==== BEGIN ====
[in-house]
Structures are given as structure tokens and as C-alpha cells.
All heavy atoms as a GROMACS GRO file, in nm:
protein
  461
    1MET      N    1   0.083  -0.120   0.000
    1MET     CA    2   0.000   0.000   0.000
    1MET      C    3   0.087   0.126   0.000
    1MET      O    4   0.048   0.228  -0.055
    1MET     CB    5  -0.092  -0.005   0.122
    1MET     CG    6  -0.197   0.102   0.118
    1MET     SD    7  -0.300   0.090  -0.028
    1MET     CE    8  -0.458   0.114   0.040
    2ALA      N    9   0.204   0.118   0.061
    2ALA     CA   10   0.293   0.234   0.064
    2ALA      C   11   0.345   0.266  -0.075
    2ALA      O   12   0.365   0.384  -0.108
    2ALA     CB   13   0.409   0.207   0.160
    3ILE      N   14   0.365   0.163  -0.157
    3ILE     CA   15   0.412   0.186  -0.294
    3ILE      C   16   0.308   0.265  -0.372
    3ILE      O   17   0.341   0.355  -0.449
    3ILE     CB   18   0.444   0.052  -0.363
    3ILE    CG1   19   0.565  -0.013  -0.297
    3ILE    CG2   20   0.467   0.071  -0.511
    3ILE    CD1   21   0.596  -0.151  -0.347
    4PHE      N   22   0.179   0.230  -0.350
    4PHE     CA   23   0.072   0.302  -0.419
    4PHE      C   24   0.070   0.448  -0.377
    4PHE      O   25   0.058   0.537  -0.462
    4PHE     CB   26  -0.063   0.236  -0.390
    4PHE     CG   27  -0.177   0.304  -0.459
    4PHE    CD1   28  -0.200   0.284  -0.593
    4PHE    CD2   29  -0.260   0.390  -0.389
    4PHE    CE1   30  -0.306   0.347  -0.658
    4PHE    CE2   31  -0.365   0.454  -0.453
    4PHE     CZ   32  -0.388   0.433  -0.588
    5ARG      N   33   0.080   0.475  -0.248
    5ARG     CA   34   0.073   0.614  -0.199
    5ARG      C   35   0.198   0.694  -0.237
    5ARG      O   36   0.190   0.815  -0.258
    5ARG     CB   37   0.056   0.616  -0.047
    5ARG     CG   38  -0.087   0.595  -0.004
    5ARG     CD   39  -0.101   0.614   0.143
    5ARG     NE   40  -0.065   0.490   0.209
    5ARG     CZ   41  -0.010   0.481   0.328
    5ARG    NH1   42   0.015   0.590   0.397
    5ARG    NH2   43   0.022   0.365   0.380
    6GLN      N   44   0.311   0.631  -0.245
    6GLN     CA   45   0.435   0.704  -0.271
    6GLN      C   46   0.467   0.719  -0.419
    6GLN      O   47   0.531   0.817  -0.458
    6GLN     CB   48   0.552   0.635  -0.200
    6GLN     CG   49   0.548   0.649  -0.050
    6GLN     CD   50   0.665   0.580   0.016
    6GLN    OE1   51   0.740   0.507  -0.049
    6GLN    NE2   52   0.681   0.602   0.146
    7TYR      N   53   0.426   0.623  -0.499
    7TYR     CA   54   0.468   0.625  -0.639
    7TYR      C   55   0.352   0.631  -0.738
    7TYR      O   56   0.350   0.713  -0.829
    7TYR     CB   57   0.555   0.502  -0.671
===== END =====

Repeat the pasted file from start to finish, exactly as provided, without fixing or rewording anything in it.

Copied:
[in-house]
Structures are given as structure tokens and as C-alpha cells.
All heavy atoms as a GROMACS GRO file, in nm:
protein
  461
    1MET      N    1   0.083  -0.120   0.000
    1MET     CA    2   0.000   0.000   0.000
    1MET      C    3   0.087   0.126   0.000
    1MET      O    4   0.048   0.228  -0.055
    1MET     CB    5  -0.092  -0.005   0.122
    1MET     CG    6  -0.197   0.102   0.118
    1MET     SD    7  -0.300   0.090  -0.028
    1MET     CE    8  -0.458   0.114   0.040
    2ALA      N    9   0.204   0.118   0.061
    2ALA     CA   10   0.293   0.234   0.064
    2ALA      C   11   0.345   0.266  -0.075
    2ALA      O   12   0.365   0.384  -0.108
    2ALA     CB   13   0.409   0.207   0.160
    3ILE      N   14   0.365   0.163  -0.157
    3ILE     CA   15   0.412   0.186  -0.294
    3ILE      C   16   0.308   0.265  -0.372
    3ILE      O   17   0.341   0.355  -0.449
    3ILE     CB   18   0.444   0.052  -0.363
    3ILE    CG1   19   0.565  -0.013  -0.297
    3ILE    CG2   20   0.467   0.071  -0.511
    3ILE    CD1   21   0.596  -0.151  -0.347
    4PHE      N   22   0.179   0.230  -0.350
    4PHE     CA   23   0.072   0.302  -0.419
    4PHE      C   24   0.070   0.448  -0.377
    4PHE      O   25   0.058   0.537  -0.462
    4PHE     CB   26  -0.063   0.236  -0.390
    4PHE     CG   27  -0.177   0.304  -0.459
    4PHE    CD1   28  -0.200   0.284  -0.593
    4PHE    CD2   29  -0.260   0.390  -0.389
    4PHE    CE1   30  -0.306   0.347  -0.658
    4PHE    CE2   31  -0.365   0.454  -0.453
    4PHE     CZ   32  -0.388   0.433  -0.588
    5ARG      N   33   0.080   0.475  -0.248
    5ARG     CA   34   0.073   0.614  -0.199
    5ARG      C   35   0.198   0.694  -0.237
    5ARG      O   36   0.190   0.815  -0.258
    5ARG     CB   37   0.056   0.616  -0.047
    5ARG     CG   38  -0.087   0.595  -0.004
    5ARG     CD   39  -0.101   0.614   0.143
    5ARG     NE   40  -0.065   0.490   0.209
    5ARG     CZ   41  -0.010   0.481   0.328
    5ARG    NH1   42   0.015   0.590   0.397
    5ARG    NH2   43   0.022   0.365   0.380
    6GLN      N   44   0.311   0.631  -0.245
    6GLN     CA   45   0.435   0.704  -0.271
    6GLN      C   46   0.467   0.719  -0.419
    6GLN      O   47   0.531   0.817  -0.458
    6GLN     CB   48   0.552   0.635  -0.200
    6GLN     CG   49   0.548   0.649  -0.050
    6GLN     CD   50   0.665   0.580   0.016
    6GLN    OE1   51   0.740   0.507  -0.049
    6GLN    NE2   52   0.681   0.602   0.146
    7TYR      N   53   0.426   0.623  -0.499
    7TYR     CA   54   0.468   0.625  -0.639
    7TYR      C   55   0.352   0.631  -0.738
    7TYR      O   56   0.350   0.713  -0.829
    7TYR     CB   57   0.555   0.502  -0.671